Top political leaders held several rounds of dialogues on the contentious issues surrounding the constitution drafting after the CA election in 2008. Between 2008 till the CA got dissolved last month, there had been four CA extensions and a range of agreements. The latest one was the agreement among the Maoists, Congress, UML and UFMM on the executive President and state reorganisation. Congress and UML agreed on an executive President and in return, Maoists became ready to concede to an 11 province multi-ethnic model of state-restructuring.
However, while Maoists got what they wanted, they later backtracked from the second agreement saying it was no longer relevant. To make their stand effective, Prachanda himself instructed his cadres to fight against those who were fighting for an undivided Far-west and anti-ethnic federal structure.
Just to recap, Prachanda provoked NEFIN to take to the streets and put pressure on other parties until their demands were addressed, following which NEFIN called for a three-day nationwide banda during which the media was also mercilessly attacked. Newspapers even reported that some NC and UML felt the Maoists were trying to ‘steal’ their indigenous CA members for furthering their ethnic cause.
Meanwhile, adding to the chaos, Prime Minister Baburam Bhattarai announced fresh elections just as the current CA was getting dissolved. This, however, was an unwarranted and unwise move on many counts. First, why did the Bhattarai government opt for CA election in November 2012 instead of going in for a referendum? Second, why did it not discuss such an important issue with other political parties before or after the announcement?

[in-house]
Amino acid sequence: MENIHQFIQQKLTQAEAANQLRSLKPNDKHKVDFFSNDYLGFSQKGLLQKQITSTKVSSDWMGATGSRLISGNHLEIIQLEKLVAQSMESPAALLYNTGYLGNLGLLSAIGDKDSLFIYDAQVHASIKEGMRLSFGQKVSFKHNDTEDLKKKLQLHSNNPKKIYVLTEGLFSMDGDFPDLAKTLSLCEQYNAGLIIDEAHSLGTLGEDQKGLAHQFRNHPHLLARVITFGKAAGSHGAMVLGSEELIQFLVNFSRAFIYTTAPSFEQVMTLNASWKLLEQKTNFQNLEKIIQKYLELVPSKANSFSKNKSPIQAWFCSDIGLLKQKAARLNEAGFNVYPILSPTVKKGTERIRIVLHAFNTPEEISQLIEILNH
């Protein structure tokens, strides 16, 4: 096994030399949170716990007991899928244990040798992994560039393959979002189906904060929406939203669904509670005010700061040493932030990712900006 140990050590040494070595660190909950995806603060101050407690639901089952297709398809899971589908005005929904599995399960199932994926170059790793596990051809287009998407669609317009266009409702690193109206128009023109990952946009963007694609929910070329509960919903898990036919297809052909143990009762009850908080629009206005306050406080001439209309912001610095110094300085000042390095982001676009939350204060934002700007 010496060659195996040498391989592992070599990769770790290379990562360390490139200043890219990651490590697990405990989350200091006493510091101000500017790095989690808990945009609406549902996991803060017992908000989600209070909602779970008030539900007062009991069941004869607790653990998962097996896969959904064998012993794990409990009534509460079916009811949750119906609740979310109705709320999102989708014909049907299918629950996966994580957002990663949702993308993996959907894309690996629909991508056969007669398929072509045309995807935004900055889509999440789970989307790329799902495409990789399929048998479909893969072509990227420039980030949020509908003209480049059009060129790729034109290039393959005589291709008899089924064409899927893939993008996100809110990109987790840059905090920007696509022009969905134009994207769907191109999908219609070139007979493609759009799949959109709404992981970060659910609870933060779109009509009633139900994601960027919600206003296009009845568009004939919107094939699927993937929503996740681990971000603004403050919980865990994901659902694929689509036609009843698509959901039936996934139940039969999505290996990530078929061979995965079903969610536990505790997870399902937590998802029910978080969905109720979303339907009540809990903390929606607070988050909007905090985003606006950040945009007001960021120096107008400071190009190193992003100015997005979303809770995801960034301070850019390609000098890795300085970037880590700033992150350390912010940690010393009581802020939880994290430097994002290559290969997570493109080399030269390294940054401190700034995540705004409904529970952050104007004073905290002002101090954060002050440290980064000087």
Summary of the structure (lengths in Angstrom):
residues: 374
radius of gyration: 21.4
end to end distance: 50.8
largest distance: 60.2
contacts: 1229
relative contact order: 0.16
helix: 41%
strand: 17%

Third, what if other parties do not participate in election? It will then turn out to be a ludicrous exercise like the election under ex-king Gyanendra to deceive the world. Fourth, are Maoists also thirsty for power? Their political moves so far suggest that they are more power-hungry than other parties in Nepal. It does not necessarily mean that other parties are virtuous but the irony is that Maoists claim to be pro-people and more democratic than the others, but their actions prove otherwise. Had they truly been pro-people and more democratic, the Maoist government would have opted for a referendum instead of another CA election, while discussing the issue with other parties instead of taking a unilateral call.
The most contentious issue of the new constitution is ethnic federalism, which may well turn into a recipe for communal violence. All political parties stood firm on their respective stance of a single or multiple ethnic or socially and economically viable federalism. It is now clear that nobody is against federalism per se, but the bone of contention and issue to be debated is whether the country should be federated along ethnic lines.